[Tweeters] RE: Vashon Pacific Wren with egg already

Jason Hernandez jason.hernandez74 at yahoo.com
Sun Mar 9 20:51:37 PDT 2014

Okay, now can someone tell me -- given that the Wikipedia article mentioned a zone of overlap between "Pacific" wren and winter wren -- how to tell them apart?  I am skeptical of cryptospecies; if there really is assortative mating, then the two species must be able to tell each other apart -- and if you can explain how they tell each other apart, you have just provided me also with a way to tell them apart.  Like the former rufous-sided towhees: one has spots on the wings, one does not, and the songs sound different, okay, I accept Eastern towhee and spotted towhee.  But American crow vs. Northwestern crow -- since no one has ever been able to tell me any consistent differences between them, I am of the opinion that they are indeed conspecific.

So: how can I tell the difference between a Pacific wren and a winter wren, if I am in the zone of overlap?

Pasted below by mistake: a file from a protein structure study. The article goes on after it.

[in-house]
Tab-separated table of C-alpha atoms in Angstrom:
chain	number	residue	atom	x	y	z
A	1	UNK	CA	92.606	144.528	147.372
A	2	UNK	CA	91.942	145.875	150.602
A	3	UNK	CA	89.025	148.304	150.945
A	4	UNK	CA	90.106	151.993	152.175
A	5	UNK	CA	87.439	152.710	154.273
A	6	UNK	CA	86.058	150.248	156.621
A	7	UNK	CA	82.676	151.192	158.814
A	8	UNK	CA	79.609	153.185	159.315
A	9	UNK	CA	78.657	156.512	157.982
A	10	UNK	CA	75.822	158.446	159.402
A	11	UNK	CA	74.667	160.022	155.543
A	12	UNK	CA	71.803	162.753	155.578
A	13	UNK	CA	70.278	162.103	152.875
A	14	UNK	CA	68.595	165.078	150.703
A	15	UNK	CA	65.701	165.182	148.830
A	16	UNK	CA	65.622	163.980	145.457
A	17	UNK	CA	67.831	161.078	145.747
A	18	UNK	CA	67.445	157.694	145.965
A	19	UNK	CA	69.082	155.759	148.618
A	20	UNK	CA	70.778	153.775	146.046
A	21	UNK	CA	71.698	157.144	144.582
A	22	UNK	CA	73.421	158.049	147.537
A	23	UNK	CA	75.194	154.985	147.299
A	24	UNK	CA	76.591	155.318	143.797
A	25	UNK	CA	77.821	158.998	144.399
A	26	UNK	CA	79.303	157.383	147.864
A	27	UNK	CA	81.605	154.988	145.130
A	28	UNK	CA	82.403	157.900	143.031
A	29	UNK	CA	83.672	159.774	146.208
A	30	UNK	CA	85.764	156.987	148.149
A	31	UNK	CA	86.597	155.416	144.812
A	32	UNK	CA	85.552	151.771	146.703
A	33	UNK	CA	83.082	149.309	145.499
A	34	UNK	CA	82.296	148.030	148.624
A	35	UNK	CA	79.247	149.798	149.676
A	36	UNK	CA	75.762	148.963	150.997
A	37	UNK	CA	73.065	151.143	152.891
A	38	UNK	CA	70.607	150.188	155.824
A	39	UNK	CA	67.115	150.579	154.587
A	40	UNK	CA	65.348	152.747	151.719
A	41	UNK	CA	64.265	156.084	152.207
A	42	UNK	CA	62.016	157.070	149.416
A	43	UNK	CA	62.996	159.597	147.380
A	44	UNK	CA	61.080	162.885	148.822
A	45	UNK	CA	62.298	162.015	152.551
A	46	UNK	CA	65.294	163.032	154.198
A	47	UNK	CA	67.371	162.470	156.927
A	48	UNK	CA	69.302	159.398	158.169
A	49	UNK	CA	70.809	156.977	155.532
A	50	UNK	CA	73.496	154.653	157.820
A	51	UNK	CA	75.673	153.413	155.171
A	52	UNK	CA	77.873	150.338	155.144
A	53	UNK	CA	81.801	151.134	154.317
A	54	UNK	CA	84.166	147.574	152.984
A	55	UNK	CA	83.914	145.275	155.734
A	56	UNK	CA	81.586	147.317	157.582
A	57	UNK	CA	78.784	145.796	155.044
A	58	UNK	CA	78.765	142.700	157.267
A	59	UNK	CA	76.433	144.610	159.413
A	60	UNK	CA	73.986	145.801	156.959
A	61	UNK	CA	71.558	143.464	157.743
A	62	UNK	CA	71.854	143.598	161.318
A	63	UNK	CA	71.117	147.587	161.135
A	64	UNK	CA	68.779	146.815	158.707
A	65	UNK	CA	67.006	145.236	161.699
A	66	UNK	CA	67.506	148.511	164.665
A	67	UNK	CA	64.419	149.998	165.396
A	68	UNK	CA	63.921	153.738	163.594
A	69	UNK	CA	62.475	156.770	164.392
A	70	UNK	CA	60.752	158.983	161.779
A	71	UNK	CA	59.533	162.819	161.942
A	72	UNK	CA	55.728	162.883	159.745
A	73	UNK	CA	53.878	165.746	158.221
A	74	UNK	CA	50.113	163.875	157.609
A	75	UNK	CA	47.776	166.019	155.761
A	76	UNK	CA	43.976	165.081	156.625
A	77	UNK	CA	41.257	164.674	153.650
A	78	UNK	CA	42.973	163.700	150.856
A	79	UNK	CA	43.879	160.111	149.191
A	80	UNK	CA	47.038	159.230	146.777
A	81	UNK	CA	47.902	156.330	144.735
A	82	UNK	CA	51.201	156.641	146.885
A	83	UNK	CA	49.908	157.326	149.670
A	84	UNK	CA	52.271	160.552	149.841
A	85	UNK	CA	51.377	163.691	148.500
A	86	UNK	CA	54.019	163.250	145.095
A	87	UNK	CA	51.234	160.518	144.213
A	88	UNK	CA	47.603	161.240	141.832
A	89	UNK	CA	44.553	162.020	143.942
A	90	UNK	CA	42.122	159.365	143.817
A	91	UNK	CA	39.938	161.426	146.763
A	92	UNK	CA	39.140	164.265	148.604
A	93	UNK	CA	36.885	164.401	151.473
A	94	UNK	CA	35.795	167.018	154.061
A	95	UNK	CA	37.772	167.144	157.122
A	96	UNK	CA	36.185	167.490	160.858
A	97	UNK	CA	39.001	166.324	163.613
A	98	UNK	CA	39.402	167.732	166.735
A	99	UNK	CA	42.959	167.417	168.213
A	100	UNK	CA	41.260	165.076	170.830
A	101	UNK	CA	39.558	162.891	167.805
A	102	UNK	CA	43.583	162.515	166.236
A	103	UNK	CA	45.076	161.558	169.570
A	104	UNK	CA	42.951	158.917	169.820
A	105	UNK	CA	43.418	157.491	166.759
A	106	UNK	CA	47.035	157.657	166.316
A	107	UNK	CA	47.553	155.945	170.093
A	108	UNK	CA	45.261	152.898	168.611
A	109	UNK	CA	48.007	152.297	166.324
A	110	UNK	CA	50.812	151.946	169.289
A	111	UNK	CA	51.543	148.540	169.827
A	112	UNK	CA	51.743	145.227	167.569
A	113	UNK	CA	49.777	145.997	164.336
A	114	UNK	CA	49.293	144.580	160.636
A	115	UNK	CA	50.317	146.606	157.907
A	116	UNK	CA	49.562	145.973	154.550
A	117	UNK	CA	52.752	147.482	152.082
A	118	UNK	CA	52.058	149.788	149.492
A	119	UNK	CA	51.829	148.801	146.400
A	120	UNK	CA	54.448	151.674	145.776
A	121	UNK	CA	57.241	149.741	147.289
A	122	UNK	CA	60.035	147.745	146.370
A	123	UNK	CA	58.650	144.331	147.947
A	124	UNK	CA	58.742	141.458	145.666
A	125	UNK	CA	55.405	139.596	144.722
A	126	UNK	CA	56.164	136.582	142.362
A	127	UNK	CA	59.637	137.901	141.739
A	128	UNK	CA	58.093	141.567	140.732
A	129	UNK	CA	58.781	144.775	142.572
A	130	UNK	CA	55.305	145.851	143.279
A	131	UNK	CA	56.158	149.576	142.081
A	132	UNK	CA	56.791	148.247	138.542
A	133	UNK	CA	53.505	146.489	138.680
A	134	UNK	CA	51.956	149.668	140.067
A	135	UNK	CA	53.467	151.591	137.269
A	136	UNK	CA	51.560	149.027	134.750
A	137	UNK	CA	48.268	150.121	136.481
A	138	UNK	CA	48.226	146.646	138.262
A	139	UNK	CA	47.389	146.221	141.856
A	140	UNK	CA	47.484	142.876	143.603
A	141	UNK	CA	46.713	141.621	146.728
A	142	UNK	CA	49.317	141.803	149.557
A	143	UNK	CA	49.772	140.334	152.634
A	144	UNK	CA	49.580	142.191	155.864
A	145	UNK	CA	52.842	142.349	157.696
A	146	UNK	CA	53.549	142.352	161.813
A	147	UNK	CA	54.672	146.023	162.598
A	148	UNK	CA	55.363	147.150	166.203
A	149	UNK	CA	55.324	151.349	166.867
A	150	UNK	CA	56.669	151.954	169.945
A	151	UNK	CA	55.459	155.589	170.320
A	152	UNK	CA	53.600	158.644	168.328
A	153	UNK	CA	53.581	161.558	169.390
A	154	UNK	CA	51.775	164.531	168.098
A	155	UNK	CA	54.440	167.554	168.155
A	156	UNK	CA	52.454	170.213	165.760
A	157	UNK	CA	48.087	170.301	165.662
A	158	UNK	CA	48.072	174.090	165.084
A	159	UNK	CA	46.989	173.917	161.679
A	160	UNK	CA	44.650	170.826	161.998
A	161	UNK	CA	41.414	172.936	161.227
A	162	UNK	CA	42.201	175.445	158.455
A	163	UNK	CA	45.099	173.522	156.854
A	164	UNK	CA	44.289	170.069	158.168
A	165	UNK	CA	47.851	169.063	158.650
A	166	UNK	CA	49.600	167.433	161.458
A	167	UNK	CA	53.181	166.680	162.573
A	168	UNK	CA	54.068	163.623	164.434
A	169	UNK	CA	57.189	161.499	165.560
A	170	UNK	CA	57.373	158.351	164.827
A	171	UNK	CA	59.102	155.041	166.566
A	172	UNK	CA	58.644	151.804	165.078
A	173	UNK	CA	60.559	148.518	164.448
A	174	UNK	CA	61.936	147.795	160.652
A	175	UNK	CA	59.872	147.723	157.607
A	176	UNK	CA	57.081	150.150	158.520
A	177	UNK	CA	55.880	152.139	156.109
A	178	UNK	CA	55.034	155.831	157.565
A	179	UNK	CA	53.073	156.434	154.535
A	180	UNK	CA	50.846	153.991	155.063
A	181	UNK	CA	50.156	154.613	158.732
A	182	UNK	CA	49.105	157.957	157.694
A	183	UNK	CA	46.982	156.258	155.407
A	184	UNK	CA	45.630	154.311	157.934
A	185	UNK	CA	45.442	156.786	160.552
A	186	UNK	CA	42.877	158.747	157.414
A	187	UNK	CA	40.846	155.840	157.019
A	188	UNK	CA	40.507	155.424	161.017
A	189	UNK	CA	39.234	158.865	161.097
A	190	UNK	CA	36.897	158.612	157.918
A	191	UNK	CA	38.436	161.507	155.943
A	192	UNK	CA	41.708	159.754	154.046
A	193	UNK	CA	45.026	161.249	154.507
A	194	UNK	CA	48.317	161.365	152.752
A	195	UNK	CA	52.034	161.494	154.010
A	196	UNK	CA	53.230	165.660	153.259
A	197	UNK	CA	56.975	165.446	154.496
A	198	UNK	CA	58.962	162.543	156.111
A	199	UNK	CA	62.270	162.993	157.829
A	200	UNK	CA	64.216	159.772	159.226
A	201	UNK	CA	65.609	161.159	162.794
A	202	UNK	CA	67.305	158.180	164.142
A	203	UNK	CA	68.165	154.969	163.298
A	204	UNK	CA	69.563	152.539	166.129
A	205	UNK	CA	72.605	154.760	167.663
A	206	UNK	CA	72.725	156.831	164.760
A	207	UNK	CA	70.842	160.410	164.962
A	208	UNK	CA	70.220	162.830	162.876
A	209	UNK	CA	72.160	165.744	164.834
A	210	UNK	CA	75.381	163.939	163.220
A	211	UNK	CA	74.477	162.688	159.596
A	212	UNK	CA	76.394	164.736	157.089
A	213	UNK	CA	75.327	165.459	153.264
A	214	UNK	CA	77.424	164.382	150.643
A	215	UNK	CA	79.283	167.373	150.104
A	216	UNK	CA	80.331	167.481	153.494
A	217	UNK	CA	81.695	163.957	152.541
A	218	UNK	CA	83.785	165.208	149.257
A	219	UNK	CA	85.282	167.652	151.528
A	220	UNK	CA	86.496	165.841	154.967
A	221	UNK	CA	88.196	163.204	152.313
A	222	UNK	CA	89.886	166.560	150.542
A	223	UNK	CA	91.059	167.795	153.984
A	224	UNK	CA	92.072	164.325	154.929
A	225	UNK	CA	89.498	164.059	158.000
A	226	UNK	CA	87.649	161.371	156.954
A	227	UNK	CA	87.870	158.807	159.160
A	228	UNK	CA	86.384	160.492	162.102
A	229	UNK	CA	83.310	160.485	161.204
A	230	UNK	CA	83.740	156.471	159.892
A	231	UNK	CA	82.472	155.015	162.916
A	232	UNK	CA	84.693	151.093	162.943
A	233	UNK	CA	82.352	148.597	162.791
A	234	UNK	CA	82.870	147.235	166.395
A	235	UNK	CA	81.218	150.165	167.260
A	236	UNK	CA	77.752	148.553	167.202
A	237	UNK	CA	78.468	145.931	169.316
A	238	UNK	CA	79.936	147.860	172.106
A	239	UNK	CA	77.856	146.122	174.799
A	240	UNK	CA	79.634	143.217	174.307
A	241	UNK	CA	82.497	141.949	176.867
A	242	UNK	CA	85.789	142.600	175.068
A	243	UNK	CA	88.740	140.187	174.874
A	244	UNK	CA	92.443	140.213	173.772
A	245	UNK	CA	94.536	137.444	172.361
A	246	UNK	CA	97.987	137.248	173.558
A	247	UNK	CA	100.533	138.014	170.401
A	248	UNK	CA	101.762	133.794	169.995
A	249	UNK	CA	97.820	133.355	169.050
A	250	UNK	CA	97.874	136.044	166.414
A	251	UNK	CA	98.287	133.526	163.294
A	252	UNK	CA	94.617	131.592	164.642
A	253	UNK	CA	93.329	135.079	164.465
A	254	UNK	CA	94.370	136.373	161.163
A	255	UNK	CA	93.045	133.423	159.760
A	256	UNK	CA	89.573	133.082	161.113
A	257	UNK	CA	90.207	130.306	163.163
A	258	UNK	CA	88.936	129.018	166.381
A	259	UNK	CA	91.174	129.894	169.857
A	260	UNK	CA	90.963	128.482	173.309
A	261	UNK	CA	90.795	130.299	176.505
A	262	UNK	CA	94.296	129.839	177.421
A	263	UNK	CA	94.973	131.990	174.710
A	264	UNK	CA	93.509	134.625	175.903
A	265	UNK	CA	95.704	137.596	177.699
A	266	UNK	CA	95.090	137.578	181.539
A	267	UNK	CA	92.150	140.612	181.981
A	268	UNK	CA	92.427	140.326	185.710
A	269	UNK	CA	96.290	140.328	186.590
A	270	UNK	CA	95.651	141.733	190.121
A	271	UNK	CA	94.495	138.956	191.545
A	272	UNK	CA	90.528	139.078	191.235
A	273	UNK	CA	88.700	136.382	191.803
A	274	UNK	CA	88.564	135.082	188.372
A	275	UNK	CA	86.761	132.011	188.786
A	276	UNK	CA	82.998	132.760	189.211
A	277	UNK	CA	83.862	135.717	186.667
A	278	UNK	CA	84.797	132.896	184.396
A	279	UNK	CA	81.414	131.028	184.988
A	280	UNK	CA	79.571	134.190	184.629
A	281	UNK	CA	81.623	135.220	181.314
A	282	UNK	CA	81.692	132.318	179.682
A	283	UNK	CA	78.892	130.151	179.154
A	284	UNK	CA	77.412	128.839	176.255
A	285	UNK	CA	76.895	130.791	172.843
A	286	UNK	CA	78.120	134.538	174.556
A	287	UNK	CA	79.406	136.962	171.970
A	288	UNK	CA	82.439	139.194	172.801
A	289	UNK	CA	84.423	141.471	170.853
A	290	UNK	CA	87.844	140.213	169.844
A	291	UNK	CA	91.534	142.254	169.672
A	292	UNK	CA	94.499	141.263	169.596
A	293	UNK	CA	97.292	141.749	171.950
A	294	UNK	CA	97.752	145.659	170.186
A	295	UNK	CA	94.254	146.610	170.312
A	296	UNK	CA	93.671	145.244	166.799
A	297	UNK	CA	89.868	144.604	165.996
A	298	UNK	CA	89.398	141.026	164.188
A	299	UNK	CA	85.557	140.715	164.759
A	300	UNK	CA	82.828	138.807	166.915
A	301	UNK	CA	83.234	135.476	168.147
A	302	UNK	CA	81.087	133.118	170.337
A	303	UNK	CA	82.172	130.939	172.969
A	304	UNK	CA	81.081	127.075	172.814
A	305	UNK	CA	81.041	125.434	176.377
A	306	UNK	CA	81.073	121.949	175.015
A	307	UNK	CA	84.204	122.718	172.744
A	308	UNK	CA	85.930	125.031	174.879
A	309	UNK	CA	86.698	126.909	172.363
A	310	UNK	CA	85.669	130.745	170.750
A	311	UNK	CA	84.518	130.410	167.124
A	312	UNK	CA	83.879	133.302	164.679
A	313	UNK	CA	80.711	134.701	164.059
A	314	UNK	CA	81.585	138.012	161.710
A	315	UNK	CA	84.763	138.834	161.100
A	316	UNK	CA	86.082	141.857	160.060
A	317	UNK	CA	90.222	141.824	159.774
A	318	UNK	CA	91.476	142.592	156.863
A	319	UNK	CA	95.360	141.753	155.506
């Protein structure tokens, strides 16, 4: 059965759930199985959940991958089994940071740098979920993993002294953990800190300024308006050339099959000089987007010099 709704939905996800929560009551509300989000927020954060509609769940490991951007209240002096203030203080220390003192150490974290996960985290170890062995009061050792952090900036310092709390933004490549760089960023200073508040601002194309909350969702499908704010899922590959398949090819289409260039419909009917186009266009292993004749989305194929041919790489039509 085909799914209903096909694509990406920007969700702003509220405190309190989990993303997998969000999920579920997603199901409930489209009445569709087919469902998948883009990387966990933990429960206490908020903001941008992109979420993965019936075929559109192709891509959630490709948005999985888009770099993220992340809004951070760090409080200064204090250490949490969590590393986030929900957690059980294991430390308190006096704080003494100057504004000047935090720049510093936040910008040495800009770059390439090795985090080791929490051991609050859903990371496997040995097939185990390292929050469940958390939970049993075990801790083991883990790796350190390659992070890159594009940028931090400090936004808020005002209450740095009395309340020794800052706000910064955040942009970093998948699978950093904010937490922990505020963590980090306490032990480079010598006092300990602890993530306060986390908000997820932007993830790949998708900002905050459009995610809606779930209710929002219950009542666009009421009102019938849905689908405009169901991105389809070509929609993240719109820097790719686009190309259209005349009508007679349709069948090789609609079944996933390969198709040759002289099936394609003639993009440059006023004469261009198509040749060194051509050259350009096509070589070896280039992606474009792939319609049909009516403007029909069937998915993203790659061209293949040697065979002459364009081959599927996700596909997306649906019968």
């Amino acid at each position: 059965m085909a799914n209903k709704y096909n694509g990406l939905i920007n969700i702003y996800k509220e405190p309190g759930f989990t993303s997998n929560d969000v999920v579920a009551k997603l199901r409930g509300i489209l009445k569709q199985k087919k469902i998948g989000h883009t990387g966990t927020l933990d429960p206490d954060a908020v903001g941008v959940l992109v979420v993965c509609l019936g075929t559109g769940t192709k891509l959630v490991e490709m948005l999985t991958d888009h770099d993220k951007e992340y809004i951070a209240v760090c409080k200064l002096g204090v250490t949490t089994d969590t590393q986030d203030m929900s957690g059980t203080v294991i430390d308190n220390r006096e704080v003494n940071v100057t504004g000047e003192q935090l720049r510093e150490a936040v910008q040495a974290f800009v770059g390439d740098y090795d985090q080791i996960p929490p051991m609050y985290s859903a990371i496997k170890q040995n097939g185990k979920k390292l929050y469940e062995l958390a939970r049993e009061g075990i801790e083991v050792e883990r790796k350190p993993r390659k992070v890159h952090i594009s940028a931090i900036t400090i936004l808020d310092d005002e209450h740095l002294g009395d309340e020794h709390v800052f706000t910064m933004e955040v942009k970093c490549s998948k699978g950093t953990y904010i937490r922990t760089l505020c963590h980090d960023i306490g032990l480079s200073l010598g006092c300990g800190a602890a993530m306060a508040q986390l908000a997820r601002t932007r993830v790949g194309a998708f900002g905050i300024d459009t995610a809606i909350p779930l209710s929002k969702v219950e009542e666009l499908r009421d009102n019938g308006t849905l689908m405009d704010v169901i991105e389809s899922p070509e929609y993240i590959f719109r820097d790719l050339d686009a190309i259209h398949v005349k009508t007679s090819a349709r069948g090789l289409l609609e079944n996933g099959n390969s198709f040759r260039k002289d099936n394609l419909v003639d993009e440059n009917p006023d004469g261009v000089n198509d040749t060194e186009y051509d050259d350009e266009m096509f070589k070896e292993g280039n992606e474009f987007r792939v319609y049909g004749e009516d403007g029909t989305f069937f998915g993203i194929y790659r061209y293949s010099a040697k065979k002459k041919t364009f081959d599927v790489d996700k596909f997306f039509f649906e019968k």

Jason Hernandez
Bremerton (not that it's anyone's business)

Message: 5
Date: Sat, 8 Mar 2014 15:03:11 -0800
From: Stewart Wechsler <ecostewart at gmail.com>
Subject: [Tweeters] RE: Vashon Pacific Wren with egg already
To: tweeters at u.washington.edu
    <CAJ9Mn_zS2EEPPHjSDmjfK2cvascmSp2gq-bVULArUjO+7JwnRQ at mail.gmail.com>
Content-Type: text/plain; charset="iso-8859-1"

So my question:  It this Pacific / Winter Wren nesting an outlier for the
Greater Puget Sound Terrestrial Lowland community?  and if it is an
outlier, how much of one is it?

(and if anyone wants to tell me how to better reply to one post than to cut
and paste the old one, you are welcome to.  I couldn't easily figure it

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